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Program by noted sculptor to be held in conjunction with unveiling of Civil War sword display


Nationally recognized sculptor Gary Casteel will present a talk to the Wheeling Area Historical Society at West Virginia Independence Hall (WVIH) in Wheeling on Monday, July 12, at 7 p.m. The program, which is free and open to the public, will be held in conjunction with the unveiling of a Civil War sword to be displayed at WVIH.

Casteel, who is a native of Kingwood, will explain the process of creating a sculpture using his General James Longstreet Memorial at Gettysburg, Pa., as a case study. He will discuss how he was selected to sculpt the memorial, the research he conducted, the history of equestrian monuments and the sculpting process itself. He also will talk about the history of statuary in the United States and the preservation of monuments.

Casteel’s love of art and history took him far from the mountains of West Virginia to study with the Italian marble carvers Giovanni and Fredrico Pucci; a Spanish wood carver, Salvatore Lopez; and foundries throughout the United States, including Sheidow Bronze Corporation in Kingwood. He has received private and public commissions, and his work is in prestigious art collections throughout the country and abroad. The National Civil War Memorial Commission, a Pennsylvania-based non-profit corporation, has commissioned Casteel to create a bronze and stone memorial depicting the complete four-year struggle.

The program is being held in conjunction with the traveling exhibition Preserving Memory: America’s Monumental Legacy, which will be on display at West Virginia Independence Hall through Aug. 15. The exhibit explores the function of outdoor sculptures in America and how they can be preserved. Featuring a series of 20 full-color panels that include nearly 200 artworks, the exhibit encourages visitors to explore the stories behind their own community’s sculpture. The first panel includes a photograph of the dedication of the West Virginia Soldiers and Sailors Monument on Memorial Day 1884. The monument is located in Wheeling Park. The exhibit is made possible by the National Endowment for the Humanities and was developed by Save Outdoor Sculpture!, a joint program of Heritage Preservation and the Smithsonian American Art Museum.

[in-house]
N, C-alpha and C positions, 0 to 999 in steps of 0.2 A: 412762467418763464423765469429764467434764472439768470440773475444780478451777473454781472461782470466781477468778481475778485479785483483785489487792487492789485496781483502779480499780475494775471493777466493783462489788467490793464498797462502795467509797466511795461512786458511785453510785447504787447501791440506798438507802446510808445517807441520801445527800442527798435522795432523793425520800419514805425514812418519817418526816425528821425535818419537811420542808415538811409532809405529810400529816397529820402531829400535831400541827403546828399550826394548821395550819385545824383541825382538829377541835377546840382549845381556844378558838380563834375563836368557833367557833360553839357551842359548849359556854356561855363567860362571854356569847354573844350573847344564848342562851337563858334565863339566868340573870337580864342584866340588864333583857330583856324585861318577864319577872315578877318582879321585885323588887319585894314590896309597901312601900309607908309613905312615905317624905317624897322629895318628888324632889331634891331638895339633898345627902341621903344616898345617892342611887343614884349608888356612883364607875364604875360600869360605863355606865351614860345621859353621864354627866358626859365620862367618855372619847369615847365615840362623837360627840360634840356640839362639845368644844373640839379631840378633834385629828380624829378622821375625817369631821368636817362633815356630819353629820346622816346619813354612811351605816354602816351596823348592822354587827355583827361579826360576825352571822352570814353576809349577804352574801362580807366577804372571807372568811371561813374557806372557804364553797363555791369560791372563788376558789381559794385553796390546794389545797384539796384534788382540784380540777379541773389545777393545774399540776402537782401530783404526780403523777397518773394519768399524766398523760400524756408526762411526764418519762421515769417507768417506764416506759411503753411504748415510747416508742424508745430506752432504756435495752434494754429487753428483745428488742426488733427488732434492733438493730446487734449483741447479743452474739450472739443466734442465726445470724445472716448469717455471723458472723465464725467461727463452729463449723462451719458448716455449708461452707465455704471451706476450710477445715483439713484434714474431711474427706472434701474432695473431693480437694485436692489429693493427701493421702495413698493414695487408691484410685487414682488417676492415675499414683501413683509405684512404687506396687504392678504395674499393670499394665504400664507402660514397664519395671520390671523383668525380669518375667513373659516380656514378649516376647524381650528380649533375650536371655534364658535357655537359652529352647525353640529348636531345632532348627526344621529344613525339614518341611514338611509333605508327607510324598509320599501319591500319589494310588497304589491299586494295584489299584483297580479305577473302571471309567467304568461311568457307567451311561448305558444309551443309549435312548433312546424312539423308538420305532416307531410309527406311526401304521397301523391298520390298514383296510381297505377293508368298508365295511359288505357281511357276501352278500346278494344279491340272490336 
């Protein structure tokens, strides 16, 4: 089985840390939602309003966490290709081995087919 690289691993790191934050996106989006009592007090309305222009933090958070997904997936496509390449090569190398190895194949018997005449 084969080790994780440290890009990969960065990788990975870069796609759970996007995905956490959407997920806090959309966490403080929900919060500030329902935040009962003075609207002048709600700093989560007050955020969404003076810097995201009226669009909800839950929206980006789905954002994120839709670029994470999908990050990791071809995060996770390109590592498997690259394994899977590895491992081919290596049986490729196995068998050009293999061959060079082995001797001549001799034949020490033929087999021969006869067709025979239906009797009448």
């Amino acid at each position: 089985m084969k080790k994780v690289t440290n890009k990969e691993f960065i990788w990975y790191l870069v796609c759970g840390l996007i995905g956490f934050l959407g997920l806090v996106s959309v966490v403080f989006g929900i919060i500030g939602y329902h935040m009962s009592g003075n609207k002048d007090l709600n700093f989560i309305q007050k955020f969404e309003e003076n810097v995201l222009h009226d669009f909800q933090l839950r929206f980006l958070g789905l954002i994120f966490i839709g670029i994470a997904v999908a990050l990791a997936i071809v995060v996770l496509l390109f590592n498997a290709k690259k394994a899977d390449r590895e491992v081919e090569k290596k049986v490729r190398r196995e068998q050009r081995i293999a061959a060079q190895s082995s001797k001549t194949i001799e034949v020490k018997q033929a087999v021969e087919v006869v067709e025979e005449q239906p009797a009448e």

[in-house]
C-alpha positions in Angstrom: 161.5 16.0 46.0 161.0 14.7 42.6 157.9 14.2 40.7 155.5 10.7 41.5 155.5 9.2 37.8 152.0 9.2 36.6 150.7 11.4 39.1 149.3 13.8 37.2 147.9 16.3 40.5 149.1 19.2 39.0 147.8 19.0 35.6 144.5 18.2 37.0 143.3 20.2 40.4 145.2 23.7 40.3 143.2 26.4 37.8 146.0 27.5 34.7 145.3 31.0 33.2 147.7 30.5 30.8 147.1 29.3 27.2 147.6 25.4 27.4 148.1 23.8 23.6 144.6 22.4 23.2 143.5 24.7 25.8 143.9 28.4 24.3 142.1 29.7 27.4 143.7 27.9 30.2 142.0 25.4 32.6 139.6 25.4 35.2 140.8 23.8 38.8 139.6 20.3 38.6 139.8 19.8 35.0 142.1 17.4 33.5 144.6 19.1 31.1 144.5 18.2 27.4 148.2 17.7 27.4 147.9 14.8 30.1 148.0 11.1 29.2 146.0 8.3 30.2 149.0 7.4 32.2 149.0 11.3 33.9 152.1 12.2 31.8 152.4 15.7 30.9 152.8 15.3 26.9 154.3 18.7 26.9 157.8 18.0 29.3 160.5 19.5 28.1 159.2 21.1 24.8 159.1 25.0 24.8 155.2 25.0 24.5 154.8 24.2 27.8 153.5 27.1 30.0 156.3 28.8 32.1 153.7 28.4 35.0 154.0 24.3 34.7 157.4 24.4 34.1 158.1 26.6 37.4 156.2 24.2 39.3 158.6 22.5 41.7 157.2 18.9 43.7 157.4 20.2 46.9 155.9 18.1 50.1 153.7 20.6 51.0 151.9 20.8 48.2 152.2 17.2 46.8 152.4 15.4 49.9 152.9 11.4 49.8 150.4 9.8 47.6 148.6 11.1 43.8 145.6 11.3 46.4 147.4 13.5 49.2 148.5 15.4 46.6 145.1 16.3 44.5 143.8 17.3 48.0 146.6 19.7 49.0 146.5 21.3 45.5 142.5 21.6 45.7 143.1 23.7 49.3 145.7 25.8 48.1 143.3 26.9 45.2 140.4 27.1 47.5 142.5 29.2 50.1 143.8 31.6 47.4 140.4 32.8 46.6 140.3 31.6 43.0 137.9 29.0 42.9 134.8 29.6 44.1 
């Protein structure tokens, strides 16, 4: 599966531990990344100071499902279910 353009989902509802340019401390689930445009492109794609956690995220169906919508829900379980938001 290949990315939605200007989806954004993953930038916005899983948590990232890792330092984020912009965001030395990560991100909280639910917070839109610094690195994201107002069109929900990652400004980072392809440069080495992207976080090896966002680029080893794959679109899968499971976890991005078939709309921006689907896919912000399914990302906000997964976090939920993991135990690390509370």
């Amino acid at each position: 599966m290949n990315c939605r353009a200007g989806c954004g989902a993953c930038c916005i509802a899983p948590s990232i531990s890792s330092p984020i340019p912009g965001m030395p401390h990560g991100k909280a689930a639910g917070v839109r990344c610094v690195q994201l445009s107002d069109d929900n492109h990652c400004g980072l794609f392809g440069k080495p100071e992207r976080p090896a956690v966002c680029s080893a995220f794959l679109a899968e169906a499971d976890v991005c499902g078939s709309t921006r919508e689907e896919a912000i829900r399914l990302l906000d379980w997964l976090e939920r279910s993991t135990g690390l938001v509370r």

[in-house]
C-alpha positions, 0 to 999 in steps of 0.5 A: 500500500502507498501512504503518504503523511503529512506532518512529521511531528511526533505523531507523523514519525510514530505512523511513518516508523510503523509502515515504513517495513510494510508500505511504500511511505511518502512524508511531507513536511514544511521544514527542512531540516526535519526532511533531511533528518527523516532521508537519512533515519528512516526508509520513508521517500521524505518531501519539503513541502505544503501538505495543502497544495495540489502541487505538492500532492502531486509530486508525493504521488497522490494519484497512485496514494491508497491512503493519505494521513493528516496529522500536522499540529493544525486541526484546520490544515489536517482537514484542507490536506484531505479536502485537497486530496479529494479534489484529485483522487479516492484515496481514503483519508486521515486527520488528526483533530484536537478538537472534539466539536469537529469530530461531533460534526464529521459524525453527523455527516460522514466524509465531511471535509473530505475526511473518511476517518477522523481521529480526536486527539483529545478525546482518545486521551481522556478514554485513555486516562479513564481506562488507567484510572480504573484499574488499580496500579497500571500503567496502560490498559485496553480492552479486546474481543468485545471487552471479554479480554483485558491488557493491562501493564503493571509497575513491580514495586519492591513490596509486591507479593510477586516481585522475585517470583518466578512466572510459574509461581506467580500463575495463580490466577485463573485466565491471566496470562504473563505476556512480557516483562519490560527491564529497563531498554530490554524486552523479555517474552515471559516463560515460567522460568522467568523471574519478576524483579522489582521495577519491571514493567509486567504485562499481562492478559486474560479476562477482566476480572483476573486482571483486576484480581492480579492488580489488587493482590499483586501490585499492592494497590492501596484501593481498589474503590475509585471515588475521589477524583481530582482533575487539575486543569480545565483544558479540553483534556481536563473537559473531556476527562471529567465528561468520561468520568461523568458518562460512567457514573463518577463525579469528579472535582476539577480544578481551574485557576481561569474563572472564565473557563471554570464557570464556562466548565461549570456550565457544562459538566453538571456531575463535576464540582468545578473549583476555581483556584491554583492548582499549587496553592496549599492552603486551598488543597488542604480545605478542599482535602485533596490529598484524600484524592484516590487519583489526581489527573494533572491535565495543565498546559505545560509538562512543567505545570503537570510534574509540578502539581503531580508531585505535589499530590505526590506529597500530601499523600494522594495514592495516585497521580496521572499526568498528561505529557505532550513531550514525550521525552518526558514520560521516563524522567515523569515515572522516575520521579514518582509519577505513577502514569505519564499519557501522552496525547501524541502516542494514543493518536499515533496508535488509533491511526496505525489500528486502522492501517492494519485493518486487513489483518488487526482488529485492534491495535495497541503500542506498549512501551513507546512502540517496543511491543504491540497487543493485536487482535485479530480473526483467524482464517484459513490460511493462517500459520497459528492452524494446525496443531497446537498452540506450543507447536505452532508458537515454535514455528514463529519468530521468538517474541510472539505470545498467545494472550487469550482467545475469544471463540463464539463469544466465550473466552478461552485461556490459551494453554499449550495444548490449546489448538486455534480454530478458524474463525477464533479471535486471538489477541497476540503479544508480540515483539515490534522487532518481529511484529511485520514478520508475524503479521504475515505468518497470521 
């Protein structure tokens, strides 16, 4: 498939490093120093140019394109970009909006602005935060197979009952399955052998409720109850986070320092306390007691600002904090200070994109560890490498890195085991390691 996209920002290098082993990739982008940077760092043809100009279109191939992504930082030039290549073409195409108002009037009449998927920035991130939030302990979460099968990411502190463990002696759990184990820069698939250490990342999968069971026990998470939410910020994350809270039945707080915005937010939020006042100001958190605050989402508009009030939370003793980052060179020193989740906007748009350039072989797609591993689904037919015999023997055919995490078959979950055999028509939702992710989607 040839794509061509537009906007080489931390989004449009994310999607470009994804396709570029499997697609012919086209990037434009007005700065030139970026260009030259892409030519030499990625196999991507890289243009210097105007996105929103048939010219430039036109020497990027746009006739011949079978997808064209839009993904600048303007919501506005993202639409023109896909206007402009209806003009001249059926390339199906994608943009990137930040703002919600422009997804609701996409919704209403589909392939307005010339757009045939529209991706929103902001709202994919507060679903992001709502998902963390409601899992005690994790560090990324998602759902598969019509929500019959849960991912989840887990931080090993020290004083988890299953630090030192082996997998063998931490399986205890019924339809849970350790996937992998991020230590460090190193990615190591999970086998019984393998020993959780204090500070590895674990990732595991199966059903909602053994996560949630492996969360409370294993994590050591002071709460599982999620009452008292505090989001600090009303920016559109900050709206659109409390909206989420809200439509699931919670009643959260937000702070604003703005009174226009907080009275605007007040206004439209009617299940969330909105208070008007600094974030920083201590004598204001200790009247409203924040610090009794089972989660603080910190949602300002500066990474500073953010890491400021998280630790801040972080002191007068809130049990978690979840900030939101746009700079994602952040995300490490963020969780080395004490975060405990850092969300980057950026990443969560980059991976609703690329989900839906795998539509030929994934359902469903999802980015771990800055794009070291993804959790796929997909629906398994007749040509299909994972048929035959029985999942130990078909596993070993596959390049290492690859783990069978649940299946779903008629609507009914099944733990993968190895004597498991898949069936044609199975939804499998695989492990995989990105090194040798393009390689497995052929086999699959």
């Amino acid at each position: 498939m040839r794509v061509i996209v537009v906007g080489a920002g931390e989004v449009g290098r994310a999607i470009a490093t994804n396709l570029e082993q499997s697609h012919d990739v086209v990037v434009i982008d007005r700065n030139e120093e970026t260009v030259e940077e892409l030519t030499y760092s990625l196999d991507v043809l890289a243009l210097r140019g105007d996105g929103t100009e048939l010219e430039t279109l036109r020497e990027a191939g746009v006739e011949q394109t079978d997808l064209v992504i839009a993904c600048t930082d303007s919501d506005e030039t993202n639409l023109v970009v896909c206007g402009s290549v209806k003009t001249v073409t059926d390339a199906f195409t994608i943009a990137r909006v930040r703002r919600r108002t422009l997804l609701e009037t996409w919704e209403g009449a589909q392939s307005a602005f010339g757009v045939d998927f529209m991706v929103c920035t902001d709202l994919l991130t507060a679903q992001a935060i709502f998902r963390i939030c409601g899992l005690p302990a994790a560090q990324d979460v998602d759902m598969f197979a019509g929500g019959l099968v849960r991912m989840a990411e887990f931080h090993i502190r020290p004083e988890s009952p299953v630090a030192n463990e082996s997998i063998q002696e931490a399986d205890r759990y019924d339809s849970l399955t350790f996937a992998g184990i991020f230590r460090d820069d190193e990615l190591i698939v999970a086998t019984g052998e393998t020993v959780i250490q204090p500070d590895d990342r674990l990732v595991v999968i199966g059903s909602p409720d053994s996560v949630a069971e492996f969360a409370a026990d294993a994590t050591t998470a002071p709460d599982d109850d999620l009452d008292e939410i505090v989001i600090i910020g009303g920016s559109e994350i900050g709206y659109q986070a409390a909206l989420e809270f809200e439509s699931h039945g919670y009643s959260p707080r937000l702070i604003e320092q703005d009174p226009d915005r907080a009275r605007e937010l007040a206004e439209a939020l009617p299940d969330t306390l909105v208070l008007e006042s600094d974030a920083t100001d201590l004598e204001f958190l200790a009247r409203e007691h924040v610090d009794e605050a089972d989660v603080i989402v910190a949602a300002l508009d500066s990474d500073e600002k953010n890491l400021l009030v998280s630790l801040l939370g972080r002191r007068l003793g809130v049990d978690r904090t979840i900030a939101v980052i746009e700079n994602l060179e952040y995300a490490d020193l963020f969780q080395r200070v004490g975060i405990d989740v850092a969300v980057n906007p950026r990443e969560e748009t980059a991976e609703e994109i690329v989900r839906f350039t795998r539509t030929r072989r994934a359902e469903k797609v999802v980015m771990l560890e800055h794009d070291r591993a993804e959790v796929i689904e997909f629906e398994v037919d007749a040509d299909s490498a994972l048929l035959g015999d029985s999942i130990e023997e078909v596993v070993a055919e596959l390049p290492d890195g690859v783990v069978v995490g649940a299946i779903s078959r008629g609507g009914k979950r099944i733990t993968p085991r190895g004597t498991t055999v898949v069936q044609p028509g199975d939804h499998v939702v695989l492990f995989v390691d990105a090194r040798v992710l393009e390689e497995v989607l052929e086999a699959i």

The sword to be unveiled was presented to Major General Benjamin Kelley of Wheeling in July 1864 as part of the Wheeling Sanitary Fair. Visitors to the fair purchased ballots and voted for their favorite officer. Kelley defeated Major General Franz Sigel by a vote of 655 to 41 and was awarded the ceremonial sword. The money raised was used to buy medical supplies for wounded soldiers. The sword is part of the West Virginia State Museum collection.

For more information about the July 12 talk, call Gerry Reilly at (304) 238-1300.

West Virginia Independence Hall, originally built as a federal custom house in 1859, served as the home of the pro-Union state conventions of Virginia during the spring and summer of 1861 and as the capitol of loyal Virginia from June 1861 to June 1863. It also was the site of the first constitutional convention for West Virginia. Designated a National Historic Landmark in 1988, the museum is owned and operated by the West Virginia Division of Culture and History, with the cooperation and assistance of the West Virginia Independence Hall Foundation. The museum is open daily from 10 a.m. to 4 p.m., with the exception of major holidays, and is located on the corner of 16th and Market Streets in Wheeling. The facility is closed on Sundays in January and February.

The West Virginia Division of Culture and History, an agency of the West Virginia Department of Education and the Arts, brings together the state’s past, present and future through programs and services in the areas of archives and history, the arts, historic preservation and museums. Visit the Division’s website at for more information about programs of the Division. The Division of Culture and History is an Equal Opportunity/Affirmative Action Employer.

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Ginny Painter
Deputy Commissioner/Communications Manager
West Virginia Division of Culture and History
The Cultural Center
1900 Kanawha Blvd., East
Charleston, WV 25305
Phone (304) 558-0220, ext. 120
Fax (304) 558-2779